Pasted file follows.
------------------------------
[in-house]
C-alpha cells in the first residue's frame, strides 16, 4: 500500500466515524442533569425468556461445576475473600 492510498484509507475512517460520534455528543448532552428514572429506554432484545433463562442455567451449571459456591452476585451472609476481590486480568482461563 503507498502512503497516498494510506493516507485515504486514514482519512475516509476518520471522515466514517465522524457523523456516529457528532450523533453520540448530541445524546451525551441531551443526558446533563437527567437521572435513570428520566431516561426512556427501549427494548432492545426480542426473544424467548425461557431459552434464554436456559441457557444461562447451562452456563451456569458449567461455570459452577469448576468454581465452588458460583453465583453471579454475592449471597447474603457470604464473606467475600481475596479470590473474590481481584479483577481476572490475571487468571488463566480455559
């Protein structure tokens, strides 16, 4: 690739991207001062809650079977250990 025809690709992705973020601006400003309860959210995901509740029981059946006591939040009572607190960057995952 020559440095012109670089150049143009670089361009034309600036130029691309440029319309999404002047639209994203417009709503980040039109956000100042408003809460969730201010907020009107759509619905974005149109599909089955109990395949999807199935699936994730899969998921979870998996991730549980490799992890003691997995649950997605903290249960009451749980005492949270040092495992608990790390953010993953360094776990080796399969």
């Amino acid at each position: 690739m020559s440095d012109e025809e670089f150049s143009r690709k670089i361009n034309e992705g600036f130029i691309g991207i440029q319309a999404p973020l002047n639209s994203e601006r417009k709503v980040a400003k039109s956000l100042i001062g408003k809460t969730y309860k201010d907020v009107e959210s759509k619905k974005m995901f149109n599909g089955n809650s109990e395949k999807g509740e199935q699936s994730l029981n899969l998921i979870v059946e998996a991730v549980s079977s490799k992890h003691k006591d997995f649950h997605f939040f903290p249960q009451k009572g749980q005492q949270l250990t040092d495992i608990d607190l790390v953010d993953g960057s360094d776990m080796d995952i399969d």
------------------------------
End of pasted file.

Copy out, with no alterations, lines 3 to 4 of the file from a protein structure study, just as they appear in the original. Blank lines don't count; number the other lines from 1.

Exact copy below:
């Protein structure tokens, strides 16, 4: 690739991207001062809650079977250990 025809690709992705973020601006400003309860959210995901509740029981059946006591939040009572607190960057995952 020559440095012109670089150049143009670089361009034309600036130029691309440029319309999404002047639209994203417009709503980040039109956000100042408003809460969730201010907020009107759509619905974005149109599909089955109990395949999807199935699936994730899969998921979870998996991730549980490799992890003691997995649950997605903290249960009451749980005492949270040092495992608990790390953010993953360094776990080796399969």
């Amino acid at each position: 690739m020559s440095d012109e025809e670089f150049s143009r690709k670089i361009n034309e992705g600036f130029i691309g991207i440029q319309a999404p973020l002047n639209s994203e601006r417009k709503v980040a400003k039109s956000l100042i001062g408003k809460t969730y309860k201010d907020v009107e959210s759509k619905k974005m995901f149109n599909g089955n809650s109990e395949k999807g509740e199935q699936s994730l029981n899969l998921i979870v059946e998996a991730v549980s079977s490799k992890h003691k006591d997995f649950h997605f939040f903290p249960q009451k009572g749980q005492q949270l250990t040092d495992i608990d607190l790390v953010d993953g960057s360094d776990m080796d995952i399969d």